So light enters the eye and triggers photochemical reaction in the rods and cones. Then chemical reaction will activate bipolar cells, which in turn activate ganglion cells. The ganglion cells converge to form optic nerves. Once the cones receive color information, they send it to the brain via the optic nerves. They transmit these neural impulses to the visual cortex in occipital lobe.
And that is how you see colors.
The brain is actually what determines what you see. Not the eyes.
The brain also has three opponent processes for colors: a red-green channel, a blue-yellow channel and a black-white channel. This theory explains why we cannot see a reddish green color, for example. If you have a text written in red, for example, and stare at it for a period of time. Then look away from it at a white background, you will see the text written lightly in green.
Color theory deals with color mixing and the visual impact of colors.
As mentioned earlier, the three colors in light are red, blue and green. Mixing the colors of light is called additive color mixing, while mixing paint is called subtractive color mixing.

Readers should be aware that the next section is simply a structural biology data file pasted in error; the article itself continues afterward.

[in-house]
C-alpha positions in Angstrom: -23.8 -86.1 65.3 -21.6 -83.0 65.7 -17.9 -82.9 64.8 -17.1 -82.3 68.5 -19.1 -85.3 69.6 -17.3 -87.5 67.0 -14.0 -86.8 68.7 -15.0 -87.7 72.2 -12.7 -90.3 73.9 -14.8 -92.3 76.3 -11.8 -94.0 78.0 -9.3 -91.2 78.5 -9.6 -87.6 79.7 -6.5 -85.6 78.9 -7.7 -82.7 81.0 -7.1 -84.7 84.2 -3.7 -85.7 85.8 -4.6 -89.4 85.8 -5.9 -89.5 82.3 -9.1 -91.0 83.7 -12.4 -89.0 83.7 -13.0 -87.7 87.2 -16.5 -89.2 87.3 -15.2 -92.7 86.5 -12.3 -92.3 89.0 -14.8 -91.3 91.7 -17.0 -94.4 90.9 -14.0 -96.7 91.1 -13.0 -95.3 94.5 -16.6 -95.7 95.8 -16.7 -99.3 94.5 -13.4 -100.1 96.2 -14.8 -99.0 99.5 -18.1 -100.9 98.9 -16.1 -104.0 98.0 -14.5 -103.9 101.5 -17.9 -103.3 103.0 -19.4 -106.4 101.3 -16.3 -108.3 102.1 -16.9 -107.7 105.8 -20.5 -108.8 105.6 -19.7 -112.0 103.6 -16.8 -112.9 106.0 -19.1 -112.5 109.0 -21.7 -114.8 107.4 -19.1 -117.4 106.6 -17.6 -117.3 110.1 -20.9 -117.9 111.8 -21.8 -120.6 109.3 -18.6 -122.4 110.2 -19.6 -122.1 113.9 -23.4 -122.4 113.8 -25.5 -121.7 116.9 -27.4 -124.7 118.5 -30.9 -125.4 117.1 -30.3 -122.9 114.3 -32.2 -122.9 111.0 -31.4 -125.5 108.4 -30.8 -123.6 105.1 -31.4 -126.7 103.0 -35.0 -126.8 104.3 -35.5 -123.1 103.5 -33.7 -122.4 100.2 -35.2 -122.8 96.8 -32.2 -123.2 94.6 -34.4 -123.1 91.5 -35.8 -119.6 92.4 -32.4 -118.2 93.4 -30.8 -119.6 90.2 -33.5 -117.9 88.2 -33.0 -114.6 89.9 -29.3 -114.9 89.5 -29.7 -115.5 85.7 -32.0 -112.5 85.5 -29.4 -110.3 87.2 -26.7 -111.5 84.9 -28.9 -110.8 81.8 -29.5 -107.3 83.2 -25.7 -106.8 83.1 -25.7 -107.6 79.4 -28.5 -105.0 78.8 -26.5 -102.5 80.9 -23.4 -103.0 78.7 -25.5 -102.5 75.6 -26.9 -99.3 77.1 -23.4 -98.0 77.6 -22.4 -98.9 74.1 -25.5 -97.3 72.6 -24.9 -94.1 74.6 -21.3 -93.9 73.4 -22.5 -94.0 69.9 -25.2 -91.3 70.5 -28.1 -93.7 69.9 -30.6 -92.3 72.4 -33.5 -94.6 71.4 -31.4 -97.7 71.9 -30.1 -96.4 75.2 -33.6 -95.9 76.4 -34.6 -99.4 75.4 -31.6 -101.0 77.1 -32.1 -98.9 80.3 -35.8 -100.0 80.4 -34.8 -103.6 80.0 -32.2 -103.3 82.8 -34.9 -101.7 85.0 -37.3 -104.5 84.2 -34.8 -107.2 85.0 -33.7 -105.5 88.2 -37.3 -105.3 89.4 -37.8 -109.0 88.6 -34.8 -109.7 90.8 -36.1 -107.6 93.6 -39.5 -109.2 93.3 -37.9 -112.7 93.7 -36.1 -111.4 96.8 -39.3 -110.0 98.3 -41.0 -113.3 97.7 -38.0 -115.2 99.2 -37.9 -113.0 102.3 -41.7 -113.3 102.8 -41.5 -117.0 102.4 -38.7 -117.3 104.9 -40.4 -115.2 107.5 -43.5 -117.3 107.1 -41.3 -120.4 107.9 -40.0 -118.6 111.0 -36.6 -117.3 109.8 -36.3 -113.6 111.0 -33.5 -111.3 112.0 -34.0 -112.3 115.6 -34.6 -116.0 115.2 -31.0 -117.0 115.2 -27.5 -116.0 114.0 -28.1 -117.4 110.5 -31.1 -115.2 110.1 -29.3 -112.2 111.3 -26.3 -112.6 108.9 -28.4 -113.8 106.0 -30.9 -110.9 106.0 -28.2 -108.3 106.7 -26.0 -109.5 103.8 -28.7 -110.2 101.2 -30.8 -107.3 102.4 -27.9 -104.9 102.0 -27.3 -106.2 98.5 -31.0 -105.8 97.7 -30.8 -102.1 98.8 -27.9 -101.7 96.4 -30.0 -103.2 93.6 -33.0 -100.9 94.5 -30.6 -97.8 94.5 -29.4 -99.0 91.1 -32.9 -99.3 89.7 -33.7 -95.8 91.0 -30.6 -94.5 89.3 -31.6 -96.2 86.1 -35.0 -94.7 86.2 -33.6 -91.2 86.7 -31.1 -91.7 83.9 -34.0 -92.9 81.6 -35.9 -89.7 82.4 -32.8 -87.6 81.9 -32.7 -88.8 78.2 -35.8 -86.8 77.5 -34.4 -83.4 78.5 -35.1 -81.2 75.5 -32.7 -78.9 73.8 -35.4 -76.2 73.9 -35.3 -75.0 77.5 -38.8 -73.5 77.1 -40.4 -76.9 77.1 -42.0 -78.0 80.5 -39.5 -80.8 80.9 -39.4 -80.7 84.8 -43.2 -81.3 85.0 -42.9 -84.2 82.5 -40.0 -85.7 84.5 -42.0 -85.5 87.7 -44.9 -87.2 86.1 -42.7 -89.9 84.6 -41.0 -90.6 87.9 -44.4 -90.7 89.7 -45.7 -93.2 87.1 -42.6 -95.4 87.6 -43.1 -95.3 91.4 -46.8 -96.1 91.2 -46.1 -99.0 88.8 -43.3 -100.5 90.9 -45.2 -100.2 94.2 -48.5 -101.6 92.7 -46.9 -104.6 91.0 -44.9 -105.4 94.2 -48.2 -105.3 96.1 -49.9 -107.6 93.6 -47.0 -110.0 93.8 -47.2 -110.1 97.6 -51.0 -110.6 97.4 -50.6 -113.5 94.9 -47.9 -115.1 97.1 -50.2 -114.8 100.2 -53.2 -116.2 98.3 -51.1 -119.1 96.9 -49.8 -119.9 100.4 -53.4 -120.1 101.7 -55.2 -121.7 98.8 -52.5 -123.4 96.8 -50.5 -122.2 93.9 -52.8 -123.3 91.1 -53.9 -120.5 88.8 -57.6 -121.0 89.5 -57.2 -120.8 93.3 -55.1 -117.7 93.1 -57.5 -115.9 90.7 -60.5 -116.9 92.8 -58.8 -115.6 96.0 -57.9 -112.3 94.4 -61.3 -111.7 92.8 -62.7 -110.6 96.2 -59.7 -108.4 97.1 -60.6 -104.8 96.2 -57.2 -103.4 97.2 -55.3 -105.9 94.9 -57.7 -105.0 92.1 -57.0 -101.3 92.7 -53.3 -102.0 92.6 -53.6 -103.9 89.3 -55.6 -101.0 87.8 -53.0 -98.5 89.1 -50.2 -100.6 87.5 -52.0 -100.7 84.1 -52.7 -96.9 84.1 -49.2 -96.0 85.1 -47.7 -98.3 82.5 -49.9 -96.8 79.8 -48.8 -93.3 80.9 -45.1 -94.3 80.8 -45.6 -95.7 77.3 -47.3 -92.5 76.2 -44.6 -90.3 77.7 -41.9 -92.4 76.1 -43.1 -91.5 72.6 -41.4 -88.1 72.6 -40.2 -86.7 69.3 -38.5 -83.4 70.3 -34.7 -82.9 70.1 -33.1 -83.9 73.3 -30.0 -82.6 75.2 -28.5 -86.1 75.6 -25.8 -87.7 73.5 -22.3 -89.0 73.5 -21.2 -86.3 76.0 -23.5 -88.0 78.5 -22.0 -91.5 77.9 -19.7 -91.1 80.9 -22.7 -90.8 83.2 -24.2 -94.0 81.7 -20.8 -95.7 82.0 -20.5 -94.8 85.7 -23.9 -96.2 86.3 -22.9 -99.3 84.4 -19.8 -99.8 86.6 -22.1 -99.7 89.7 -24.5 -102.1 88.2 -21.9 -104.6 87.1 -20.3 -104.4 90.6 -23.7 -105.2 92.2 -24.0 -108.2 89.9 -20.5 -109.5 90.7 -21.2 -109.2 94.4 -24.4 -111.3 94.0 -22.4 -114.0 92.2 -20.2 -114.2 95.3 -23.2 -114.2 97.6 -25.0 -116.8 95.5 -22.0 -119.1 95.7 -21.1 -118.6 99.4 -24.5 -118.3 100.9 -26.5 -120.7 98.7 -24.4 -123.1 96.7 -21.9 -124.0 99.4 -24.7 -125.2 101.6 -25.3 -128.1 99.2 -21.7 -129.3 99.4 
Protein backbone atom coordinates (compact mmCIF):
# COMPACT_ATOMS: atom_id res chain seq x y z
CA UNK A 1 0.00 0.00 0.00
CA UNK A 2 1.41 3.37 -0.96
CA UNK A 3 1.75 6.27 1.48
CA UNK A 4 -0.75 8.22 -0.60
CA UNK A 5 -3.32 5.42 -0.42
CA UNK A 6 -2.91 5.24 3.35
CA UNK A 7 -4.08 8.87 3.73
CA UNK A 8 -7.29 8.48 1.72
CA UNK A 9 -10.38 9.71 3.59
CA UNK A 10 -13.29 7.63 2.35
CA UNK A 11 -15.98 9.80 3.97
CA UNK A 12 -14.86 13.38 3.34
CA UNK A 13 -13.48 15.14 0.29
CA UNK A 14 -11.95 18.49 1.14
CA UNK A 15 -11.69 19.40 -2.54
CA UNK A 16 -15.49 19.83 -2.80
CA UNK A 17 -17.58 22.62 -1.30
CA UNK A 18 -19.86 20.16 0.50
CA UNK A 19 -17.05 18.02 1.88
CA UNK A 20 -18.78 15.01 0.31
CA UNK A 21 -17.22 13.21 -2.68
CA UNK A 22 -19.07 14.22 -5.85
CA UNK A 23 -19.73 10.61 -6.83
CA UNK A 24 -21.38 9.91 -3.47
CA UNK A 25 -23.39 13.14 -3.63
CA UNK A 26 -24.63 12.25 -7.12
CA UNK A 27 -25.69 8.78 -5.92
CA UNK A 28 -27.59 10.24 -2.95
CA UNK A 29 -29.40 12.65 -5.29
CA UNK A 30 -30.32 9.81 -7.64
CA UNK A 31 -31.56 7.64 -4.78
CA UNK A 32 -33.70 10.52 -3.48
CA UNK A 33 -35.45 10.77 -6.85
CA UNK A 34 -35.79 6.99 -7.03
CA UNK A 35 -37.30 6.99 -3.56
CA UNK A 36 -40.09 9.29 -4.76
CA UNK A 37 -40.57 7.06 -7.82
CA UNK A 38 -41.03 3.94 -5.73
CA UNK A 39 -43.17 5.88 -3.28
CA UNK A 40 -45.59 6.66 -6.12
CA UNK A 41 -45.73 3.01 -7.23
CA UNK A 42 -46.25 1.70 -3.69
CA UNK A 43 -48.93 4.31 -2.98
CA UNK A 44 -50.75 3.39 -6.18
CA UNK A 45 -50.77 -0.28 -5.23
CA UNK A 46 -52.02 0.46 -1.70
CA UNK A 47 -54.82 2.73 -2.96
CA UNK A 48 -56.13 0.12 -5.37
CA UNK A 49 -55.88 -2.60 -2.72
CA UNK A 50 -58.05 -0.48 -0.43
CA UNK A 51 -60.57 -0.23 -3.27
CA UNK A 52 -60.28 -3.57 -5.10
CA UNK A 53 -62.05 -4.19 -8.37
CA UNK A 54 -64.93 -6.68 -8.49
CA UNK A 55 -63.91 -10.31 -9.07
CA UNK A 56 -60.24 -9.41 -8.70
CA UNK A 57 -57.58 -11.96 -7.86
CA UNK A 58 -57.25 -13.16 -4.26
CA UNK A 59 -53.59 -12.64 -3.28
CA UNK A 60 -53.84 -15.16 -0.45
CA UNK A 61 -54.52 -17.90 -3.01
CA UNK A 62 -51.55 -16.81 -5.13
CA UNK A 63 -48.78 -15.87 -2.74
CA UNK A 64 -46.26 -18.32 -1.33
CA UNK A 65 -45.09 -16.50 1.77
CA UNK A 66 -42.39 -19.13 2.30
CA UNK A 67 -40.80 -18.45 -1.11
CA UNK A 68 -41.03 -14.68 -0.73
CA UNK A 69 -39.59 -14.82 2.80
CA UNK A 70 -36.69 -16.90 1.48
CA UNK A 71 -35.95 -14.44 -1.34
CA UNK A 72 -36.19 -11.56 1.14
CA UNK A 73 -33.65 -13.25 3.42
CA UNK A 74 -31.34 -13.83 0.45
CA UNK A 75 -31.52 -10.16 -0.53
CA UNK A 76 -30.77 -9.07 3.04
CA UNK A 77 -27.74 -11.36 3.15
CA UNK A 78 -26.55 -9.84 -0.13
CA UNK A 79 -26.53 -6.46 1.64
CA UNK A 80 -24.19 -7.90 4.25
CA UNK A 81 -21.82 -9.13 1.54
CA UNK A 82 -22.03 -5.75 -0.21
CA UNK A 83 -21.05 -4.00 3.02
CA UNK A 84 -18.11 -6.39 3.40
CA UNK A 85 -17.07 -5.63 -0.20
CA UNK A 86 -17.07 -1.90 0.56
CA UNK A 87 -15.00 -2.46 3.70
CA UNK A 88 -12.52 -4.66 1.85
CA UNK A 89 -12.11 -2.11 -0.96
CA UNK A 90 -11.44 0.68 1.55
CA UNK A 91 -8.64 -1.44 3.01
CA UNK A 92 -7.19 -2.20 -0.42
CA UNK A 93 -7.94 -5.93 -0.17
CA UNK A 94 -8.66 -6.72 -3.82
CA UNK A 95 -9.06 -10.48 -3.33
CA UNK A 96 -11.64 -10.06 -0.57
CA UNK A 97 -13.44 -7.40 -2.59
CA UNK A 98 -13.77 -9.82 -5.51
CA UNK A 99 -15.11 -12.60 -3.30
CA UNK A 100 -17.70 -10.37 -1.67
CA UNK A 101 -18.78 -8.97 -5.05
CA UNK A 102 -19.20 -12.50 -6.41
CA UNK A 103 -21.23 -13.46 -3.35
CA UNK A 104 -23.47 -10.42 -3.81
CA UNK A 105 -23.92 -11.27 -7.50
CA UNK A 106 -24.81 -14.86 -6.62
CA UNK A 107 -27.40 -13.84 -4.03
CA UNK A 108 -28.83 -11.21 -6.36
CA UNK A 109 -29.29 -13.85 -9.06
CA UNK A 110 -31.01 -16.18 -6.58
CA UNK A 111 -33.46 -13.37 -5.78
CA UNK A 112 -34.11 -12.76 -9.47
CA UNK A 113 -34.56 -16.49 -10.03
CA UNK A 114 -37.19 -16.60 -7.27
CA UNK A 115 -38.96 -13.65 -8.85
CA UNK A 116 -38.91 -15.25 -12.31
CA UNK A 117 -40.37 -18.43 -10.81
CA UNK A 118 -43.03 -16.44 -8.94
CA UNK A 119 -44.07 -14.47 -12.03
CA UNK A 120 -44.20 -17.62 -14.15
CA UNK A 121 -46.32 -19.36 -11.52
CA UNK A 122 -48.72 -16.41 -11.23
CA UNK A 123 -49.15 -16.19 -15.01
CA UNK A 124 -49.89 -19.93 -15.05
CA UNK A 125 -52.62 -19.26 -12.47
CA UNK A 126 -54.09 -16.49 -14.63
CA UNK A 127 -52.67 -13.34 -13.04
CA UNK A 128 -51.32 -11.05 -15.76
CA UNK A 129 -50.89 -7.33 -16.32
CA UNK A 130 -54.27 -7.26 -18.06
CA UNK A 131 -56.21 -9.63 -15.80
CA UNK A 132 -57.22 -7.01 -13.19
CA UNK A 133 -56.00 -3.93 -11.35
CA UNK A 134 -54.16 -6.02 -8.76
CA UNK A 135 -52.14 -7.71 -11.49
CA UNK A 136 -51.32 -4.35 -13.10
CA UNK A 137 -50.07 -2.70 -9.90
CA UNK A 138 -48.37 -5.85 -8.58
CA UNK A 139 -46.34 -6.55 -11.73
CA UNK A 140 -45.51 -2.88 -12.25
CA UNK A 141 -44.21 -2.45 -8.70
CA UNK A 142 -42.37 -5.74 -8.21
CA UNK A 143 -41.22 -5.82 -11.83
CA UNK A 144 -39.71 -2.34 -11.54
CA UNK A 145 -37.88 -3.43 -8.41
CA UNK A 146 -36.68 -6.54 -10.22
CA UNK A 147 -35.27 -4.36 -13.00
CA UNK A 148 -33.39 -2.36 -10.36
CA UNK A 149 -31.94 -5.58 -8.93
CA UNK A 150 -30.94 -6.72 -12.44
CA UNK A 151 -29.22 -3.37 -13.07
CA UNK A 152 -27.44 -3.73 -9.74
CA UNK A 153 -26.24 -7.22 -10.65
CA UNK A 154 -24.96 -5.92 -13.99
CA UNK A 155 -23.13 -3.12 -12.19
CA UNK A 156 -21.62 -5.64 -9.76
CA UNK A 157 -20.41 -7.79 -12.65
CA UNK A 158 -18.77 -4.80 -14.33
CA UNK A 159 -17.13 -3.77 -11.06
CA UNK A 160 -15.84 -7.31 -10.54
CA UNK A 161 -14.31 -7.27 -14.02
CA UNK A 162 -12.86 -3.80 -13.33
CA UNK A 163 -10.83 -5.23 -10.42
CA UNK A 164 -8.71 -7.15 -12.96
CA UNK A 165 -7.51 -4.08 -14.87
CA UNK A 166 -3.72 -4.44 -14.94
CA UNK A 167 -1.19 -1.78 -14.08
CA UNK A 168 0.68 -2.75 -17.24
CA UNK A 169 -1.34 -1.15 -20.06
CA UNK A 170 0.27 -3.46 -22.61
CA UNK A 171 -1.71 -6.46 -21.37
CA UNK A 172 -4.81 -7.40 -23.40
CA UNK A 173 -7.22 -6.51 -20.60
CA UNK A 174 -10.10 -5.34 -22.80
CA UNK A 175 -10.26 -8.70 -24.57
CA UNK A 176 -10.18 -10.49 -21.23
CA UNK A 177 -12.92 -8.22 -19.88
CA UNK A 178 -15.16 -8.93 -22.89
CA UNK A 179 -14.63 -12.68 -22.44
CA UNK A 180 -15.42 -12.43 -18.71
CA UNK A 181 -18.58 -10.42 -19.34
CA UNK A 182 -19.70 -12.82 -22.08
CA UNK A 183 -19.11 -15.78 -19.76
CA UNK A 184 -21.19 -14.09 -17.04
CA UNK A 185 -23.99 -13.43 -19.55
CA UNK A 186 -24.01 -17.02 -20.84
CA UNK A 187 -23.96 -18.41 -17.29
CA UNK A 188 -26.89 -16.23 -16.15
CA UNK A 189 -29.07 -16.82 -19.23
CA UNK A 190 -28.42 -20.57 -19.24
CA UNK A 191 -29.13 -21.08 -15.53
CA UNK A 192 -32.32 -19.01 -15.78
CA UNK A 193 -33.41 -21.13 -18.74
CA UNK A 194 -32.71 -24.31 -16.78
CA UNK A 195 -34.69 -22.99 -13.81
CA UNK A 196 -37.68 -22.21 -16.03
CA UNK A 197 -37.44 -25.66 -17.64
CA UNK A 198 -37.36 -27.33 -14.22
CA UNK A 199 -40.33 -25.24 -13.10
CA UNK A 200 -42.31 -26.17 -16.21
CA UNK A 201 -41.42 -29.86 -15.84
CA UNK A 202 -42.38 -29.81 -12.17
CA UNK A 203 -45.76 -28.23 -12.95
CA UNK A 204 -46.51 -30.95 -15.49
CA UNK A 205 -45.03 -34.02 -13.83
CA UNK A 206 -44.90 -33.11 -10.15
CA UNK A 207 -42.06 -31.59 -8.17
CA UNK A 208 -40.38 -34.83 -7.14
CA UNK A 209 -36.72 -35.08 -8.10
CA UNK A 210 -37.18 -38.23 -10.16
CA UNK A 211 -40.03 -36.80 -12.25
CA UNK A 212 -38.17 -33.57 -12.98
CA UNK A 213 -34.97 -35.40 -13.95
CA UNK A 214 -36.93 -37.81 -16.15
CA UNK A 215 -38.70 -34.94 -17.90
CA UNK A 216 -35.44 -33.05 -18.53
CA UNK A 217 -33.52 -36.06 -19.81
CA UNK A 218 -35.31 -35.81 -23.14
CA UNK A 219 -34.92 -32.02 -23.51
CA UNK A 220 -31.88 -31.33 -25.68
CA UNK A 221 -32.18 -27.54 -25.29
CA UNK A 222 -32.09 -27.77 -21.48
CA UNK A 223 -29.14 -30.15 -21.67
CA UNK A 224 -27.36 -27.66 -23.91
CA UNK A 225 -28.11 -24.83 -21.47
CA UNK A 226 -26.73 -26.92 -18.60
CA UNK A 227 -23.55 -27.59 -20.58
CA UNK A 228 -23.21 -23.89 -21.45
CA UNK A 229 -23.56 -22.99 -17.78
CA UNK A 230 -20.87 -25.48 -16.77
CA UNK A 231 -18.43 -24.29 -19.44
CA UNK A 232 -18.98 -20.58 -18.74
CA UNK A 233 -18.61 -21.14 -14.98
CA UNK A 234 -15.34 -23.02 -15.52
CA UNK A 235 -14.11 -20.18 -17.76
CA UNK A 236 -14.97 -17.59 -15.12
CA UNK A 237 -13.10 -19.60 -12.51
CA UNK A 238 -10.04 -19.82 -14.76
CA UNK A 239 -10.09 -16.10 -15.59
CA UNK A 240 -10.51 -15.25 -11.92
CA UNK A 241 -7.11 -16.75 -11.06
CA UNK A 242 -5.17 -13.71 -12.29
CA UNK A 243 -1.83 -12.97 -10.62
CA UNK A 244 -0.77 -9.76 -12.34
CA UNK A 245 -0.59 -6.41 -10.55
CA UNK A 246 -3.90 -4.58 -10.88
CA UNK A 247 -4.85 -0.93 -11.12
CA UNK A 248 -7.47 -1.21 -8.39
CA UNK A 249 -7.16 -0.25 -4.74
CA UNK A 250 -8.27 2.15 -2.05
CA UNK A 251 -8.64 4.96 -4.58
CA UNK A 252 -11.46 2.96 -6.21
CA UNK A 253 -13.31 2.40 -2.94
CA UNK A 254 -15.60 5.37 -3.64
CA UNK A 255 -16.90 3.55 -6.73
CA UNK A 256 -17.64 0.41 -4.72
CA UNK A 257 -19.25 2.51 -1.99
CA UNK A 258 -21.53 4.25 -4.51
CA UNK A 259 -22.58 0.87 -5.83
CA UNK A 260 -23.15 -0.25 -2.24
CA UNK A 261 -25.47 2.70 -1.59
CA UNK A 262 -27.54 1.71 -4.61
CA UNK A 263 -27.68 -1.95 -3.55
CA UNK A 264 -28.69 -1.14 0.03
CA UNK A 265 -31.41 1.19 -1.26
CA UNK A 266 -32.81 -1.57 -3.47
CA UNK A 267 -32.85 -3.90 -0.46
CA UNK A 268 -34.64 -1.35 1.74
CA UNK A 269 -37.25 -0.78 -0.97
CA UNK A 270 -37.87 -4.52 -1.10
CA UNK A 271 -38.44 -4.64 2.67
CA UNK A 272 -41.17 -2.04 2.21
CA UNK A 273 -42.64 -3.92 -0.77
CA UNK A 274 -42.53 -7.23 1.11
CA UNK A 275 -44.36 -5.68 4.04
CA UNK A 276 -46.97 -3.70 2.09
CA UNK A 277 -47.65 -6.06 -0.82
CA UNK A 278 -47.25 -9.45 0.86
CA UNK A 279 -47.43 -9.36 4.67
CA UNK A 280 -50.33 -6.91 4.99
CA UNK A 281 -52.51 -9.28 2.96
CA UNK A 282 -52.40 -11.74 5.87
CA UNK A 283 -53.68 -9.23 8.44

Most color effects are based on contrasts on three relative attributes: lightness (light versus dark or white versus black), saturation (intense versus dull) and hue (red, orange, yellow, green, blue or purple).
Many people believe (or are taught in Art classes) that the three pure primary colors can mix all possible colors. Any failure to do so is due to the imperfection of either the paint or the mixer himself. However, the three primary colors can mix only to a limited range of colors, which is called a gamut. A gamut is smaller than the range of colors that human eye can see. The primary colors needed to mix those colors out of the gamut are imaginary.
Warm colors are opposite to cool colors. For example, red is opposite to green and orange is opposite to blue.